Linked by Thom Holwerda on Mon 25th Jun 2012 08:50 UTC
Microsoft The New York Times further fans the flames of the emerging uneasiness between Microsoft and its hardware partners. As the paper reports, Microsoft decided it needed to get into the hardware game (with Surface) after the utter failure of HP's Slate 500 Windows 7 tablet. "Microsoft worked with other hardware partners to devise products that would be competitive with the iPad, but it ran into disagreements over designs and prices. 'Faith had been lost' at Microsoft in its hardware partners, including by Steven Sinofsky, the powerful president of Microsoft's Windows division, according to [a] former Microsoft executive." The biggest news is not Surface itself. It's the changing industry it represents. Microsoft failed to deliver capable smartphone/tablet software, which pissed off OEMs, who, in turn, turned to Android (and webOS for HP) - which in turn pissed off Microsoft, leading to Surface. Had Microsoft gotten its act together sooner, we'd have had far better OEM products.
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RE: Its Microsoft's mess.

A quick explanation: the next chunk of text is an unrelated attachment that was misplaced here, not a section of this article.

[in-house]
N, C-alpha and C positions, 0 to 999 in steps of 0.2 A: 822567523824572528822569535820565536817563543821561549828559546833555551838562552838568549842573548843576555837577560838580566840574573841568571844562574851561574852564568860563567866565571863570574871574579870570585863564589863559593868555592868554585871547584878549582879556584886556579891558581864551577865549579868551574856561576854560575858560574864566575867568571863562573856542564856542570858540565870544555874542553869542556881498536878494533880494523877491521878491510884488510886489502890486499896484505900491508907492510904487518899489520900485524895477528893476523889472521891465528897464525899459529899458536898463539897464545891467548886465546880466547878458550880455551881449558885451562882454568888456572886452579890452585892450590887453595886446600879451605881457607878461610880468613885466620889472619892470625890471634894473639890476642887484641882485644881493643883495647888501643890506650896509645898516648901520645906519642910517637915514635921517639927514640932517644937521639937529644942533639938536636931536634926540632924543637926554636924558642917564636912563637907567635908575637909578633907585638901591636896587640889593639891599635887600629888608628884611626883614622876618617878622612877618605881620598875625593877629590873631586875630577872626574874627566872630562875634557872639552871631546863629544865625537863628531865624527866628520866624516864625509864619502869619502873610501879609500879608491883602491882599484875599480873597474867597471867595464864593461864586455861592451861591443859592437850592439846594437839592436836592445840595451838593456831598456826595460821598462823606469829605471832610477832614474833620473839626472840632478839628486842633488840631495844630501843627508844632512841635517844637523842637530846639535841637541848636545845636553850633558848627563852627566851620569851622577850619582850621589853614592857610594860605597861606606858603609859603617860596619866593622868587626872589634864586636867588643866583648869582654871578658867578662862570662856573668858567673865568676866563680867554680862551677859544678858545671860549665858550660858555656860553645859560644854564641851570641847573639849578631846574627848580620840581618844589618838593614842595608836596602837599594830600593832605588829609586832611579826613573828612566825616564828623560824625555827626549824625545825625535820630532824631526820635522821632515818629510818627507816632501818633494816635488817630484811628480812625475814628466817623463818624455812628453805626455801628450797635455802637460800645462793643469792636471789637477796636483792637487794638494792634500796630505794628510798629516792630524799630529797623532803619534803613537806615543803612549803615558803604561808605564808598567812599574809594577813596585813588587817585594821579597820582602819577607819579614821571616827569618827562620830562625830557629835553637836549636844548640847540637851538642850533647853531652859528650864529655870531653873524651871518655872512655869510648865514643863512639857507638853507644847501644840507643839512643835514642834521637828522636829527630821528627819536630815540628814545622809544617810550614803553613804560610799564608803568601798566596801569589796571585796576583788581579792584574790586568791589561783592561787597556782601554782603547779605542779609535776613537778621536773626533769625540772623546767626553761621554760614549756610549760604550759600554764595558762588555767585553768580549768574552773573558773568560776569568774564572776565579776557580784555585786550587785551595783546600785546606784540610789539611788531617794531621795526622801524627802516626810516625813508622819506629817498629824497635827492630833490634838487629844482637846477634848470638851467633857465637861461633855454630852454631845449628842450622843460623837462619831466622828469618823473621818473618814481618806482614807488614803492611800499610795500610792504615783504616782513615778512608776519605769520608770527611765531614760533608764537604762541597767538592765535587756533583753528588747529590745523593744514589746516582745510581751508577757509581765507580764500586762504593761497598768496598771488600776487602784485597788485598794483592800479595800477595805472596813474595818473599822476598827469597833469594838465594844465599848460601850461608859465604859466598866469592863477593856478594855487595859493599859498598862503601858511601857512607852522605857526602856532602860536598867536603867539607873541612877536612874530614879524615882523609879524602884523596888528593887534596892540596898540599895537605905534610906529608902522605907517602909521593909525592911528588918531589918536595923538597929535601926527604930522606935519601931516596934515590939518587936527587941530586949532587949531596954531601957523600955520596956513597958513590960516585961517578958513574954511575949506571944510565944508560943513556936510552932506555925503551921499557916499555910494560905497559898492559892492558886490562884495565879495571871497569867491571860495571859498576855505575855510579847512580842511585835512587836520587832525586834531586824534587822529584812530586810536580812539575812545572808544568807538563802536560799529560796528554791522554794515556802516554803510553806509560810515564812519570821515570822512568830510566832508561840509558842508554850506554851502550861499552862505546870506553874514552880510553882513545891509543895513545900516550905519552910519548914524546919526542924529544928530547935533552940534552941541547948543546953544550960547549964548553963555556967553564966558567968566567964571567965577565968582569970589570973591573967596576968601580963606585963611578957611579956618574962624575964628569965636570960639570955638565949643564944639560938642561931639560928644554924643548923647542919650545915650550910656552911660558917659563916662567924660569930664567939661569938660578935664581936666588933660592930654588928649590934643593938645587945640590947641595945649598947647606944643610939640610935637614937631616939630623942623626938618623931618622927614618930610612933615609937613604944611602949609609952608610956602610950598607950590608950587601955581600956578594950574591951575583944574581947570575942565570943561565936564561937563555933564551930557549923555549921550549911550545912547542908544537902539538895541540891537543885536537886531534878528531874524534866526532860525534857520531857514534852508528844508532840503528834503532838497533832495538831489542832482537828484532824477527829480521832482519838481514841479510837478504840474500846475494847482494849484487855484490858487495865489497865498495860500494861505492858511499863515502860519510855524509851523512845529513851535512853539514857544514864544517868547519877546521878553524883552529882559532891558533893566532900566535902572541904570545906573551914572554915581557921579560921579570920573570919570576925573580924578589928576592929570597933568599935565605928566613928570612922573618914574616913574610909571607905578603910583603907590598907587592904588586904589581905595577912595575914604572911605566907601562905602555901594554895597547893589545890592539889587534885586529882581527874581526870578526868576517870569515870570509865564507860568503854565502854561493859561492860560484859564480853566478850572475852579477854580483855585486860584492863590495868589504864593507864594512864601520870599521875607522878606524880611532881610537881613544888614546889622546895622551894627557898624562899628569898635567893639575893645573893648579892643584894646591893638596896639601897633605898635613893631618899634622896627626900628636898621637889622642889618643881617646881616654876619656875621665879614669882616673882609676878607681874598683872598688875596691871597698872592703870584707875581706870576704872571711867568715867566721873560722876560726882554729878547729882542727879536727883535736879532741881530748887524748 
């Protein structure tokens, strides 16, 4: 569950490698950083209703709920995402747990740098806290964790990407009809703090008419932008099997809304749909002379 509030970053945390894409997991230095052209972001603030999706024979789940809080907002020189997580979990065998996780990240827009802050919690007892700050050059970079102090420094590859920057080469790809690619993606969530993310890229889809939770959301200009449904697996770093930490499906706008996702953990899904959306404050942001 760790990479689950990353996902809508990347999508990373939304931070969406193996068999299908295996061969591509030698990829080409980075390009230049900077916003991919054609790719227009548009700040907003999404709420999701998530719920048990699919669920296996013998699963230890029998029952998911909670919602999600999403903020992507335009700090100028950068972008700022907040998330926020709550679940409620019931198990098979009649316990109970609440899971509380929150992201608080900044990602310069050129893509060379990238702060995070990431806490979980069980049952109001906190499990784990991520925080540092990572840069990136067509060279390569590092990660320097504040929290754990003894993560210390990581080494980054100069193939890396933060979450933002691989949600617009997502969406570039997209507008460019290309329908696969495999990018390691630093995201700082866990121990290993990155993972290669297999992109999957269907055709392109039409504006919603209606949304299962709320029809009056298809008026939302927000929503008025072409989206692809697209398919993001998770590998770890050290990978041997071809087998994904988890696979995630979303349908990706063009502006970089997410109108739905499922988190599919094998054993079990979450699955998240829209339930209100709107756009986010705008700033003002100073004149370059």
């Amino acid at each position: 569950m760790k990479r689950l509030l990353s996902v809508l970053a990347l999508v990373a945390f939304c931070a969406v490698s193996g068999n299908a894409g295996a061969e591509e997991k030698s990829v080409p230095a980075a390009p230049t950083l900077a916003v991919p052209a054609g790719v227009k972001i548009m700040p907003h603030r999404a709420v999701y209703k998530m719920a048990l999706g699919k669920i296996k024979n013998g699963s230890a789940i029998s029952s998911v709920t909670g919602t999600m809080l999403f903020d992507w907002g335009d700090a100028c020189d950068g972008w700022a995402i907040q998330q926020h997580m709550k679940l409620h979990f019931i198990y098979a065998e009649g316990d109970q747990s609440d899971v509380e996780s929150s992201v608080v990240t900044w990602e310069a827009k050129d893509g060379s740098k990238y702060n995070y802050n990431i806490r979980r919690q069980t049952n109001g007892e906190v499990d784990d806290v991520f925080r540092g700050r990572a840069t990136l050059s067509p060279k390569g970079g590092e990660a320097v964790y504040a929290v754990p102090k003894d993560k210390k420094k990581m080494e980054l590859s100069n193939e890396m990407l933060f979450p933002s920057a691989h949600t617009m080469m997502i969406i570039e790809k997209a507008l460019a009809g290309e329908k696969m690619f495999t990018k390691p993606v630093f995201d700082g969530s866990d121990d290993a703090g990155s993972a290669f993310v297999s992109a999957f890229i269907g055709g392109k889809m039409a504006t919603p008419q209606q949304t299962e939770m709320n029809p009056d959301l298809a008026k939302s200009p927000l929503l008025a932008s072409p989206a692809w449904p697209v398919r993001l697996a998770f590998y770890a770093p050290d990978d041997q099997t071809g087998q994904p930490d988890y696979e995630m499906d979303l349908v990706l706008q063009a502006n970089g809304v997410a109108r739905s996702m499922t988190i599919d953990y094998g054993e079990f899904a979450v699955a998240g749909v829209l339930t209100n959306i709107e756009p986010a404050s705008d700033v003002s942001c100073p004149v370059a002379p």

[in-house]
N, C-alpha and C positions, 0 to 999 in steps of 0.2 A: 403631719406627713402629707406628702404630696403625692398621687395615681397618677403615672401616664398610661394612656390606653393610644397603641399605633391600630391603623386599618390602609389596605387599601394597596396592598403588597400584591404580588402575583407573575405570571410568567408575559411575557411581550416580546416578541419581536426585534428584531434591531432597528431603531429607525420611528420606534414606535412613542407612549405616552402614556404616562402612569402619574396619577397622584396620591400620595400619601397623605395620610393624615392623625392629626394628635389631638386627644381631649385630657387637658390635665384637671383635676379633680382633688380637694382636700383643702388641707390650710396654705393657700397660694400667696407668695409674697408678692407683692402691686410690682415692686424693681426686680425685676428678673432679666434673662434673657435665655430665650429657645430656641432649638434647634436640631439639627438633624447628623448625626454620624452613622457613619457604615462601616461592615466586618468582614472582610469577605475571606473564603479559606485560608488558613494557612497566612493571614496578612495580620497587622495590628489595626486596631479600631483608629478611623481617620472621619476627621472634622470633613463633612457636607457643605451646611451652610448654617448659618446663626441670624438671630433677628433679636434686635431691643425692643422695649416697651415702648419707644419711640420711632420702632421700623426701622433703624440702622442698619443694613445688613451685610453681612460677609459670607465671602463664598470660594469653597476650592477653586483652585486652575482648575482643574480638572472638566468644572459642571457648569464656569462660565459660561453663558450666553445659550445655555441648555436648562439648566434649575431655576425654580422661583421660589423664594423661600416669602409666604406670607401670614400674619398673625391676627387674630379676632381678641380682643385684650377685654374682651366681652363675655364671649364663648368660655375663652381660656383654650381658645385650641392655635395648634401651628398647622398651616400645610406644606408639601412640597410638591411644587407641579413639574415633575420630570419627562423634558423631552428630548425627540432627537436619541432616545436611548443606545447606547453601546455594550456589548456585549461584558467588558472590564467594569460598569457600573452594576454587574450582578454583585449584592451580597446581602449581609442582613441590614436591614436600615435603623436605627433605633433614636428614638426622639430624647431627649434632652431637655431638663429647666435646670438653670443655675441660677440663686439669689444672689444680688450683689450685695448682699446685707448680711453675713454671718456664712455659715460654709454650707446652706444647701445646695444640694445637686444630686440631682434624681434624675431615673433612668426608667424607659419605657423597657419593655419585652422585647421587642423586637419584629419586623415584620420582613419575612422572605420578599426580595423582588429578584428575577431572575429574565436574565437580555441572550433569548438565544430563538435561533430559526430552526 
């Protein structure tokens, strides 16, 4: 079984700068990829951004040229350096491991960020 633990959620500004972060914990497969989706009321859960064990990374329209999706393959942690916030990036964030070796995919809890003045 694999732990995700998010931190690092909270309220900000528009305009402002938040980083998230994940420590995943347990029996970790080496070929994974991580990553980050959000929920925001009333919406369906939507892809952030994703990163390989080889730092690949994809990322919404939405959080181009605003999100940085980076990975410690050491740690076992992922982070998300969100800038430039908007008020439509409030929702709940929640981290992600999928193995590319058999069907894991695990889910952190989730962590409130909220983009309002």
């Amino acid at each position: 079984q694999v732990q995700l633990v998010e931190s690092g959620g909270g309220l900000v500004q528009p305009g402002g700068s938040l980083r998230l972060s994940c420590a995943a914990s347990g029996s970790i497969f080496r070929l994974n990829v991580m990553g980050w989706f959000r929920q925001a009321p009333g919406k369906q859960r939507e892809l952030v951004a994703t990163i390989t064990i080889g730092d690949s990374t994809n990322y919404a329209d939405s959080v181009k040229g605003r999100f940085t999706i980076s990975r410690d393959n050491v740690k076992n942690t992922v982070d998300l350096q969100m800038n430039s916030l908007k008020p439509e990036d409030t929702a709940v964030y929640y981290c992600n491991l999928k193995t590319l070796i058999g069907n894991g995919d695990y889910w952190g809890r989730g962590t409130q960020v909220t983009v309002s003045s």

by Neolander on Mon 25th Jun 2012 12:04 UTC in reply to "Its Microsoft's mess."
Neolander
Member since:
2010-03-08

Microsoft Surface makes sense because of reason #1. OEMs in general, even with perfect conditions, fucking suck.

But as you say yourself in the very same post...

(...) they've always been a vehicle for form factor diversity and reach.

The reality is that OEMs are often the least awful option. Limit yourself to one single OEM per OS, and what you get is Apple : Don't like virtual keyboards on 3.5" screens ? Don't like to have the Inquisition decide which software is best for you ? Don't like that you have to pay hundreds of dollars to replace a friggin' laptop battery ? The answer is always "get used to it". Only a healthy OEM ecosystem can allow users to get a reasonable level of hardware and software diversity.

Reply Parent Score: 3

RE[2]: Its Microsoft's mess.
by moondevil on Mon 25th Jun 2012 16:06 in reply to "RE: Its Microsoft's mess."
moondevil Member since:
2005-07-08

Limit yourself to one single OEM per OS, and what you get is Apple


Not really, I remember there was lot of competition back in the 8/16bit days.

Hardware/OS vendor A screws you? Then move to other platform.

On the days most applications were coded in Assembly there was more portable content between systems than nowadays.

Reply Parent Score: 2